In February, April and July 2003, Ms L visited for other unrelated matters but also complained of ongoing abdominal symptoms.
On 10 October 2003, Ms L consulted Dr S regarding her bloated stomach. She was weighed (80.5kg) and Dr S prescribed Motilium and Duromine.
On 7 November 2003, Ms L attended the surgery complaining of an upper respiratory tract infection. She had lost 2.5kg. Ms L told Dr S that she was having trouble breathing and that her stomach was no smaller and she still had the same problems. Dr S did not undertake a physical examination, and a repeat prescription of Duromine was provided.
On 9 December 2003, Dr S further prescribed Sotalol, ranitidine and Duromine following a telephone call from Ms L.
On 24 February 2004, when Ms L visited Dr S, she was in considerable abdominal discomfort. A repeat prescription of Duromine was given without assessment.
On 11 March 2004, when Ms L presented with abdominal pain, Dr S examined Ms L, queried the possibility of a mass on the left side, and arranged an urgent scan.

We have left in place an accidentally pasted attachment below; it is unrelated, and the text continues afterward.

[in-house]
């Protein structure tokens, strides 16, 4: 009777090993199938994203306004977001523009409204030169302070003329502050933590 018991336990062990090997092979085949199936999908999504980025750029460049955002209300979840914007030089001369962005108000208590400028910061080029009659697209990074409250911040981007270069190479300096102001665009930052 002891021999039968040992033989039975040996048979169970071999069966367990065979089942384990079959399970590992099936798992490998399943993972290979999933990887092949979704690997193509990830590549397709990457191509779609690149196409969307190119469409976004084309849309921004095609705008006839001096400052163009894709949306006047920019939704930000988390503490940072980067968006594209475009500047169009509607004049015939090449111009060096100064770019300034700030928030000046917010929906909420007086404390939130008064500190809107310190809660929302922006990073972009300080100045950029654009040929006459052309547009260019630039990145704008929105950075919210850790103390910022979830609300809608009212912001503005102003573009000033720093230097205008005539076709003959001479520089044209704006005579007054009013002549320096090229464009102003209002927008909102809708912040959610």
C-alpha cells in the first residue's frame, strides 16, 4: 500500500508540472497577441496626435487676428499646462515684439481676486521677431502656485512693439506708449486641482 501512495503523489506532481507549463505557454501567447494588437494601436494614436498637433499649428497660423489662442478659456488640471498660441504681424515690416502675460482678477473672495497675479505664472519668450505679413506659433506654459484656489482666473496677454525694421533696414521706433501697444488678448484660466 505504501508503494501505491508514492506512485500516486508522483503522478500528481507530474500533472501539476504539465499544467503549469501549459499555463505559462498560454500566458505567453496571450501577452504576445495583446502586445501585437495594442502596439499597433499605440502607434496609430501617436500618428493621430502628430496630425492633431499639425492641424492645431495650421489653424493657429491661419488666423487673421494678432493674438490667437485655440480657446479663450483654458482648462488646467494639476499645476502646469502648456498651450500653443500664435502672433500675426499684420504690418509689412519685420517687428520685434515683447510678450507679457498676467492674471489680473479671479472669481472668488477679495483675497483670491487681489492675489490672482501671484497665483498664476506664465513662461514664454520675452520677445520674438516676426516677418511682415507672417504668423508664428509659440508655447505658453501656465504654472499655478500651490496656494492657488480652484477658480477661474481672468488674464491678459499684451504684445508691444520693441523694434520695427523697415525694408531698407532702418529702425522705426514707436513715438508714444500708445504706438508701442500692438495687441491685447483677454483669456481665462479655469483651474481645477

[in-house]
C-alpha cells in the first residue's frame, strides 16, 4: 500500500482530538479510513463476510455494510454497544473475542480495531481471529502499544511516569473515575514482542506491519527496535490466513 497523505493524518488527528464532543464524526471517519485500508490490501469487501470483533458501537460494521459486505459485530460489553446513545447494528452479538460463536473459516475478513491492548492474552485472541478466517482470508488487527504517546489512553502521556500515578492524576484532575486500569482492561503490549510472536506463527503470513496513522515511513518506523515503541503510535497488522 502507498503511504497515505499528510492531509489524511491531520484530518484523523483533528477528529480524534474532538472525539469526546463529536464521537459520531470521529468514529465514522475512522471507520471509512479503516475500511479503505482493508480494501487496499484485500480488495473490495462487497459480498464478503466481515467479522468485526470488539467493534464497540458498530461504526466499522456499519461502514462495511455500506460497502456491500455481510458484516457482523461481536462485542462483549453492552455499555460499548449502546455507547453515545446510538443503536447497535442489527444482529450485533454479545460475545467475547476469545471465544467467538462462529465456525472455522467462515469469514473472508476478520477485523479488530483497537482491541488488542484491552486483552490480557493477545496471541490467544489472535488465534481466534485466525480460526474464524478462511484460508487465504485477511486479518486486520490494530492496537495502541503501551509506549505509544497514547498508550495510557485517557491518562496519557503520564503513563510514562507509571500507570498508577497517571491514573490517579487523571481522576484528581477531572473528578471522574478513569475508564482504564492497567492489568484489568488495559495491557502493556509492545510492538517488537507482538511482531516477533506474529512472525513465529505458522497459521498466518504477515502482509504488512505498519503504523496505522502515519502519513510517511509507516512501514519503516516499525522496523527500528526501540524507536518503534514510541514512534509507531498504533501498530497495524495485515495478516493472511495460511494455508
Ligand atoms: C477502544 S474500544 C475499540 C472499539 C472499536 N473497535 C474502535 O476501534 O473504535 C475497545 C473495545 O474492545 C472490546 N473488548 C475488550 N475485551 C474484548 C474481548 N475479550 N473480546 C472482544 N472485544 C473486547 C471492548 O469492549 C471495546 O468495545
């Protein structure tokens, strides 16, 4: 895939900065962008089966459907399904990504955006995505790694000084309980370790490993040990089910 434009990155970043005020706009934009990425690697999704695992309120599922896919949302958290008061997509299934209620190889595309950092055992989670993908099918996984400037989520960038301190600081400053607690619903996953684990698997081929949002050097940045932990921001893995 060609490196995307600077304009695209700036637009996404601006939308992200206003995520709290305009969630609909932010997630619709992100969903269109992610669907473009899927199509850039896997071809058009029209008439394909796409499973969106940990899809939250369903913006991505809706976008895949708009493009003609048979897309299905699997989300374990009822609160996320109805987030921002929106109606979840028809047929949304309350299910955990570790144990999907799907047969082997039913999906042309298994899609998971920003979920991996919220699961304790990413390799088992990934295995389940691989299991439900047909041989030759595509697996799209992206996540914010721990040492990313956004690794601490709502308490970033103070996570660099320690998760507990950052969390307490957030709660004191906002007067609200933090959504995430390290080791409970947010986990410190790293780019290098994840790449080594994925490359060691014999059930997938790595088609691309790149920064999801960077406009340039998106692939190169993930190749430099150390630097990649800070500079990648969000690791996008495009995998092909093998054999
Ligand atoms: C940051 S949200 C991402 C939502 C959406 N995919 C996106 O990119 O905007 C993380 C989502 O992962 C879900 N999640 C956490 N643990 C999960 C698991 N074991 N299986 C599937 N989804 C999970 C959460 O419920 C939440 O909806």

Ms L went home and spent the next approximately 36 hours in pain. At 3am on 13 March 2004, she called a friend, who took her to an after-hours clinic, and from there she was taken to hospital by ambulance. She was admitted acutely. On 16 March she had a laparotomy, left salpingo-oophorectomy and removal of a 14.7kg ovarian cyst. Her admission weight was approximately 74kg. After the operation she weighed 57kg.
The Tribunal, in making its finding of professional misconduct, found that the following omissions amounted to a significant departure from the standards ordinarily expected of a GP in those circumstances: failure to perform a thorough abdominal examination in October, November and February; prescription of Duromine without measuring and recording Ms L's BMI, pulse and blood pressure; and failure to make adequate enquiries about her health when he prescribed Duromine again in February. By way of penalty, Dr S was censured and ordered to pay costs totalling $22,500. A condition was imposed on the Dr S's practice that he attend an educational programme at the University of Otago Executive Education Department.2
Case 3 - Breast lump
On 22 November 2004, Ms W, at that time 40 years old and 21 weeks pregnant, visited her midwife for a routine check-up. The midwife noted that Ms W had a lump in her left breast and she advised Ms W to see her general practitioner.